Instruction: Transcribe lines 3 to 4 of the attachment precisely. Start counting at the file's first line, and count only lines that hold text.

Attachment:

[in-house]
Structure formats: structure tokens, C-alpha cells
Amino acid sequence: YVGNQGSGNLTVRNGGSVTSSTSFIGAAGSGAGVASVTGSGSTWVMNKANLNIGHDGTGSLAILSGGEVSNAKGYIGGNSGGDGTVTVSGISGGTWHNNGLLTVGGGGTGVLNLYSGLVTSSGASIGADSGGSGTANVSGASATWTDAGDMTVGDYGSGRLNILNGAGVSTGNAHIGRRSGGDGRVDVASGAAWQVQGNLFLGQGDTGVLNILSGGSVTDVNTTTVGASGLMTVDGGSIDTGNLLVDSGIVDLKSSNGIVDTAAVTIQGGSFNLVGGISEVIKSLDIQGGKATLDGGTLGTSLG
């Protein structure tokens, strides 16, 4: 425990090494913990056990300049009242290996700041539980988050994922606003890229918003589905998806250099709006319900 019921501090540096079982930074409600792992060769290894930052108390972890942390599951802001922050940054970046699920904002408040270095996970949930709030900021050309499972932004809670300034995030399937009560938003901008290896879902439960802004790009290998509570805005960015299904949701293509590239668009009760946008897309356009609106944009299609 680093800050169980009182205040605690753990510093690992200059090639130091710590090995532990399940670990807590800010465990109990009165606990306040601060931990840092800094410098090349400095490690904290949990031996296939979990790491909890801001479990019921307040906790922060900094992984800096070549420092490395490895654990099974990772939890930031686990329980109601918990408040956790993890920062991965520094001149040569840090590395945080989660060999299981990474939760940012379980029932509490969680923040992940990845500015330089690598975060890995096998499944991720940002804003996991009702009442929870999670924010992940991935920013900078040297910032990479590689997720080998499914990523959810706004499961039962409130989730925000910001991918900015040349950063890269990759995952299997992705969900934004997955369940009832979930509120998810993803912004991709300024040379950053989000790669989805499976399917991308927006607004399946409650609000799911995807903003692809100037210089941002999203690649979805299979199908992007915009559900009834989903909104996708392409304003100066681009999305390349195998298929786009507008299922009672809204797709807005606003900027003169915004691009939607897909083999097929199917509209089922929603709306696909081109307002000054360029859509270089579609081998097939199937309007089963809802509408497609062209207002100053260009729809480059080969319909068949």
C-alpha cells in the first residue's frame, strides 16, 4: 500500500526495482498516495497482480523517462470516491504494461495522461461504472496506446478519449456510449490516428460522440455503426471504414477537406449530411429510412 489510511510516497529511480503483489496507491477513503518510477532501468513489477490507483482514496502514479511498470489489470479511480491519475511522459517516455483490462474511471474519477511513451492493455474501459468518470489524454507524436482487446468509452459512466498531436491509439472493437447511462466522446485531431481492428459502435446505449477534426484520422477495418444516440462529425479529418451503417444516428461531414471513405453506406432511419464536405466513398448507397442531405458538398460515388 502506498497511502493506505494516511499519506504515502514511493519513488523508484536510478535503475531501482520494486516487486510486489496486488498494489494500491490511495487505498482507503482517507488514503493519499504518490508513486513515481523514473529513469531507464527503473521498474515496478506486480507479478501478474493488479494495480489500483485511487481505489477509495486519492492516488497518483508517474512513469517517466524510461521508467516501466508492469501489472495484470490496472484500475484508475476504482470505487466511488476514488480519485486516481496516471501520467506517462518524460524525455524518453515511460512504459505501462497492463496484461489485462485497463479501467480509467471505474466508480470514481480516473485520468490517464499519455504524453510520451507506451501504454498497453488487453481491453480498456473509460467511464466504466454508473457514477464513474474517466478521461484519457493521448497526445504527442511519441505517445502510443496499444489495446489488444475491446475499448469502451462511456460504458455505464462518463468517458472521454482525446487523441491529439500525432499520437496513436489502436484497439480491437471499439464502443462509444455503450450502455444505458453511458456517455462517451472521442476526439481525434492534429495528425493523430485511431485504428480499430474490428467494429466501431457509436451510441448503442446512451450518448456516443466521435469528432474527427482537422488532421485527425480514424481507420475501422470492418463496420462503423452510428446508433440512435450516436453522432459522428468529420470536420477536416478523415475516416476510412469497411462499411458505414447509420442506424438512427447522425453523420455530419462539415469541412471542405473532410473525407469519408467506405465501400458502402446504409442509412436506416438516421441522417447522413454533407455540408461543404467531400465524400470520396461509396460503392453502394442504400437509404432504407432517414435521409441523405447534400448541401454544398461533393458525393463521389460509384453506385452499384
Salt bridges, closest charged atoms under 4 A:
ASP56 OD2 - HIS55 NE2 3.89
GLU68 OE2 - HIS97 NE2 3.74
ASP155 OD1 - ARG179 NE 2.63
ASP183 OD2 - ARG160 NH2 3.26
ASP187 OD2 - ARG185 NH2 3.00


Amino acid sequence: YVGNQGSGNLTVRNGGSVTSSTSFIGAAGSGAGVASVTGSGSTWVMNKANLNIGHDGTGSLAILSGGEVSNAKGYIGGNSGGDGTVTVSGISGGTWHNNGLLTVGGGGTGVLNLYSGLVTSSGASIGADSGGSGTANVSGASATWTDAGDMTVGDYGSGRLNILNGAGVSTGNAHIGRRSGGDGRVDVASGAAWQVQGNLFLGQGDTGVLNILSGGSVTDVNTTTVGASGLMTVDGGSIDTGNLLVDSGIVDLKSSNGIVDTAAVTIQGGSFNLVGGISEVIKSLDIQGGKATLDGGTLGTSLG
């Protein structure tokens, strides 16, 4: 425990090494913990056990300049009242290996700041539980988050994922606003890229918003589905998806250099709006319900 019921501090540096079982930074409600792992060769290894930052108390972890942390599951802001922050940054970046699920904002408040270095996970949930709030900021050309499972932004809670300034995030399937009560938003901008290896879902439960802004790009290998509570805005960015299904949701293509590239668009009760946008897309356009609106944009299609 680093800050169980009182205040605690753990510093690992200059090639130091710590090995532990399940670990807590800010465990109990009165606990306040601060931990840092800094410098090349400095490690904290949990031996296939979990790491909890801001479990019921307040906790922060900094992984800096070549420092490395490895654990099974990772939890930031686990329980109601918990408040956790993890920062991965520094001149040569840090590395945080989660060999299981990474939760940012379980029932509490969680923040992940990845500015330089690598975060890995096998499944991720940002804003996991009702009442929870999670924010992940991935920013900078040297910032990479590689997720080998499914990523959810706004499961039962409130989730925000910001991918900015040349950063890269990759995952299997992705969900934004997955369940009832979930509120998810993803912004991709300024040379950053989000790669989805499976399917991308927006607004399946409650609000799911995807903003692809100037210089941002999203690649979805299979199908992007915009559900009834989903909104996708392409304003100066681009999305390349195998298929786009507008299922009672809204797709807005606003900027003169915004691009939607897909083999097929199917509209089922929603709306696909081109307002000054360029859509270089579609081998097939199937309007089963809802509408497609062209207002100053260009729809480059080969319909068949």